Sluggish Hiring Seen as a Threat to Recovery
The Wall Street Journal | June 13
The potential for a persistent slowdown in hiring is the biggest threat to the U.S. recovery, according to economists in the latest Wall Street Journal economic forecasting survey, as they sharply cut the number of jobs they projected the economy would create in coming months… In the latest survey, the economists lowered their forecasts for second-quarter growth in gross domestic product to 2.3% at a seasonally adjusted annual rate—down from last month’s forecast of 3.2%. However, they see growth perking up to 3.3% in the second half of 2011.
Second Half 2011 U.S. Growth Rebound Intact, Economists Say
Bloomberg | June 10
Slowdowns in consumer spending and employment will prove temporary, giving way to a U.S. growth rebound in the second half of 2011, economists surveyed by Bloomberg News said. After growing at a 2.3 percent annual pace this quarter, the world’s largest economy will expand at a 3.2 percent rate from July through December, according to the median forecast of 67 economists polled from June 1 to June 8.
Cleveland Fed’s Top Economist Sees US ’11 GDP Below 3%
Dow Jones | June 10
The U.S. economy’s slowdown should prove temporary as supply disruptions stemming from Japan’s earthquake are solved earlier than anticipated and gasoline prices remain tame, a top economist at the Federal Reserve Bank of Cleveland said Friday. However, Cleveland Fed Research Director Mark Schweitzer cautioned that the U.S. economy is unlikely to grow at a very strong pace for some time as continued troubles in housing weigh on consumer confidence and spending. U.S. gross domestic product, the broadest measure of economic activity, should expand by less than 3.0% in 2011 after high energy prices weighed on consumer spending and Japan’s disaster hit auto sales in the first half of the year, the central bank economist said.
Analysts cut U.S. Q2 growth forecast to 2.5% rate
MarketWatch | June 9
Economists polled by MarketWatch lowered their estimate for second-quarter GDP to a 2.5% annualized growth rate, according to a special survey conducted this week. While this is faster than the 1.8% growth rate reported in the first quarter, it is down from earlier projections for Q2 growth of about a 3.35% rate that prevailed over the past month. Weak job growth and a sharp slowdown in the manufacturing sector in May have raised doubts about the health of the economy.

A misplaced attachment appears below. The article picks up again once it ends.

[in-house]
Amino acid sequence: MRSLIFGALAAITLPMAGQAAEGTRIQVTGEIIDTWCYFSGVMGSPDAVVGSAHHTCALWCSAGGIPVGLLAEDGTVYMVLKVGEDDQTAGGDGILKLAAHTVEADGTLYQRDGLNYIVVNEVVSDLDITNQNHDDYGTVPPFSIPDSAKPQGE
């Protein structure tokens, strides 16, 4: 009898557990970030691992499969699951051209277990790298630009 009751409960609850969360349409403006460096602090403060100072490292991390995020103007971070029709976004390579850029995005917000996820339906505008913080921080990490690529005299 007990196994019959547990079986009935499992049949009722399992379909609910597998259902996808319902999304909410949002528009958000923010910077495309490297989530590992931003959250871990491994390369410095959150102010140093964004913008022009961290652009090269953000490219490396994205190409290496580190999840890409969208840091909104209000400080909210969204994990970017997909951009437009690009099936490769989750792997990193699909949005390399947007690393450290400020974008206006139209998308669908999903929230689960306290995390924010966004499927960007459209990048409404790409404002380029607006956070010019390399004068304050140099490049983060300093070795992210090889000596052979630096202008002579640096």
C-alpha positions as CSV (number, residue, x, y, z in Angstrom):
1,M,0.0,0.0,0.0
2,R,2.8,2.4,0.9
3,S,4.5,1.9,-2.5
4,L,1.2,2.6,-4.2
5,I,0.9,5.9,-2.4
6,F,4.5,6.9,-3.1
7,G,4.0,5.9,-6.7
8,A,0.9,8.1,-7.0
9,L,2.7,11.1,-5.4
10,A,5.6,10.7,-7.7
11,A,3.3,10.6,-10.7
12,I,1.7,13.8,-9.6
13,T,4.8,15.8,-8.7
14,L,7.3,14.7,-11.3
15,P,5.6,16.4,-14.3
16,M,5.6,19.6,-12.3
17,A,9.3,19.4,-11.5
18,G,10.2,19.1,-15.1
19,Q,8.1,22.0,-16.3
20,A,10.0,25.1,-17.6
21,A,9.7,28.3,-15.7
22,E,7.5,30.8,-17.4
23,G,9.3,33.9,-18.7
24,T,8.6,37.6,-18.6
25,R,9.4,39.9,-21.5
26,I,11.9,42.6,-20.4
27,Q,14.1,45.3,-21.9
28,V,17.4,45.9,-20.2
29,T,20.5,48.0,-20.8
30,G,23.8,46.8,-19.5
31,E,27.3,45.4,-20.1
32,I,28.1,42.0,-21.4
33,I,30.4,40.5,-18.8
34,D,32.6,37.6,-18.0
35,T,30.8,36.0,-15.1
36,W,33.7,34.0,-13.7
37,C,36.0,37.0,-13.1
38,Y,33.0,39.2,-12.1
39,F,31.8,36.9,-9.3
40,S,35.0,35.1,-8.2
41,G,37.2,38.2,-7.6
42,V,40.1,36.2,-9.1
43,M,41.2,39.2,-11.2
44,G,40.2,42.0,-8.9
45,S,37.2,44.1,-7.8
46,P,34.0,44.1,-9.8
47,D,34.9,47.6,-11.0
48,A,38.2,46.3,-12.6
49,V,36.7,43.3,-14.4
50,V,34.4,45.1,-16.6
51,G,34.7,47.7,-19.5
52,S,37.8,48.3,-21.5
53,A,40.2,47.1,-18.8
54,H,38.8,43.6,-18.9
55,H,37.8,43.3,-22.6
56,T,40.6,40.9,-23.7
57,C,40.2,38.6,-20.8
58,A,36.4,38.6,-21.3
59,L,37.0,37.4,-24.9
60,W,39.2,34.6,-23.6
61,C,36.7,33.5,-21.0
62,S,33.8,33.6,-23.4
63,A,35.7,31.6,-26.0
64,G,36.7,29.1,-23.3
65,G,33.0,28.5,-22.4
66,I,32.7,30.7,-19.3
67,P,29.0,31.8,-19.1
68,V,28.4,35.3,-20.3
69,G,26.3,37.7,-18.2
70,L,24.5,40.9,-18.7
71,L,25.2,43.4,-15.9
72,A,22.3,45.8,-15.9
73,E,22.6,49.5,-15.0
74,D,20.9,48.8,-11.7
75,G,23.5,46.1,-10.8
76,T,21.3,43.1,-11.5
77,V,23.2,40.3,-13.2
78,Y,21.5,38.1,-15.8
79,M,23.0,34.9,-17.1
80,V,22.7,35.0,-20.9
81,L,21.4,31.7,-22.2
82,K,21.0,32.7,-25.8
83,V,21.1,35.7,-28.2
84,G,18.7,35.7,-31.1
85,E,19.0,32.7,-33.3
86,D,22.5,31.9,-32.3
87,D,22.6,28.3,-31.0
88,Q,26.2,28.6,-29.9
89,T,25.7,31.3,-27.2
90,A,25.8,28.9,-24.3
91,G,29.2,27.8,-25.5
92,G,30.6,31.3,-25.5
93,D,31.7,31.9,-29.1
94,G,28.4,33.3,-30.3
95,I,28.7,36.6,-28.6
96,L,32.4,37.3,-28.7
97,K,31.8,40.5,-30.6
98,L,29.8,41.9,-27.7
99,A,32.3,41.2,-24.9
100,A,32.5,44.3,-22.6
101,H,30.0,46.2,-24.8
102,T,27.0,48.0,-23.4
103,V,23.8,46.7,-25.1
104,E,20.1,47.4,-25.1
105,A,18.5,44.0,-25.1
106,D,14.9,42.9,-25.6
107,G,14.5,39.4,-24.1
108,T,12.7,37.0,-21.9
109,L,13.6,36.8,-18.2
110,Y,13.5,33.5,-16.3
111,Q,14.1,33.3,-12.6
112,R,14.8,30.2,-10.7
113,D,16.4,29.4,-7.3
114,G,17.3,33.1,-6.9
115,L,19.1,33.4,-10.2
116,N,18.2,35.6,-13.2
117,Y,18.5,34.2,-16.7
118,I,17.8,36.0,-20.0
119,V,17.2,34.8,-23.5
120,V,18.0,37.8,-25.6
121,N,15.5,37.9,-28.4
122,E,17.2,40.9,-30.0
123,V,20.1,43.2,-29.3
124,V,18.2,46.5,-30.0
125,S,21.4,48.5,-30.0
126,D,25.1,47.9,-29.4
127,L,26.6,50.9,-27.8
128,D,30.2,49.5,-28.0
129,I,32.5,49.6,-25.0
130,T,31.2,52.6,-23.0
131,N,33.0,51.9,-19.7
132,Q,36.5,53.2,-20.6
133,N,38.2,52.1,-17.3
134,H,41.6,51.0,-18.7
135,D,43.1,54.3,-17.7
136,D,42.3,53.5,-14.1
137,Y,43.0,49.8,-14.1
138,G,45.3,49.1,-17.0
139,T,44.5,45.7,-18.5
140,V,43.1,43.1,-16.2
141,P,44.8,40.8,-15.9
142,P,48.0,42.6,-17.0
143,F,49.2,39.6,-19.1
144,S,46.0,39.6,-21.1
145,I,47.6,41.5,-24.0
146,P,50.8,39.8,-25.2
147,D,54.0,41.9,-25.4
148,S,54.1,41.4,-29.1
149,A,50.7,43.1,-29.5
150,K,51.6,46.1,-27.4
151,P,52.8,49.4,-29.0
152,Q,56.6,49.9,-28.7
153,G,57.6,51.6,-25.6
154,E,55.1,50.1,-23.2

Higher Growth, Lower Unemployment Predicted for Second Half of 2011
The Livingston Survey (Philadelphia Fed) | June 9
The 35 participants in the June Livingston Survey have raised their estimates of output growth for the second half of 2011. The forecasters, who are surveyed by the Federal Reserve Bank of Philadelphia twice a year, project that the economy’s output (real GDP) will rise at an annual rate of 2.2 percent during the first half of 2011 and 3.2 percent during the second half of 2011, followed by growth of 3.0 percent (annual rate) in the first half of 2012. The projection for slower real GDP growth in the first half of 2011, which is 0.3 percentage point lower than the projection in the survey of six months ago, will be compensated with stronger growth in the second half of 2011.
Wells Fargo | June 8
Our forecast calls for real GDP to rise at a 2 percent pace during the second quarter, which is only slightly above first quarter growth. The composition, however, should be markedly improved with real final sales strengthening from the first quarter’s paltry 0.6 percent pace to a solid 3.3 percent pace in the second quarter and 2.5 percent in the second half of this year. One turnaround factor later this year is that the drag from government spending should also diminish as revenue growth slowly improves at the state and local level.
Economy Brakes Even Before Fed Takes Its Foot Off the Accelerator
Northern Trust | June 8
Consistent with our downwardly-revised real GDP growth outlook, we have revised up our forecast for the unemployment rate. In addition, we have revised down our forecast for the yield levels of the Treasury 2- and 10-year securities. (See tables at the end of this commentary containing our current and April 28 forecasts.) If we are close to the mark on our second-half GDP and unemployment rate forecasts, we could envision another round of Fed quantitative easing commencing early in 2012 with no Fed policy interest rate hikes occurring until early 2013.
Solid Economic Growth Expected in 2011 and 2012, According to Chicago Fed Automotive Outlook Symposium Participants
Chicago Fed | June 6
The eighteenth annual Automotive Outlook Symposium was held in Detroit on Thursday and Friday, June 2–3, and drew more than 90 participants from manufacturing, banking, consulting and service firms, and academia. This year, 24 individuals provided a consensus outlook—forecasts for major components of real gross domestic product (GDP), as well as several key statistics for the U.S. economy. The median forecast results are presented in the table. According to the median forecast of symposium participants, the nation’s economic growth rate in 2011 is expected to be a bit slower than in 2010, inflation is predicted to rise, and the unemployment rate is anticipated to move lower. The pace of economic growth in 2012 is expected to edge higher, with inflation easing and the unemployment rate continuing to head lower. Real GDP, after having increased 2.8% last year, is forecasted to rise by 2.6% this year and 2.9% in 2012.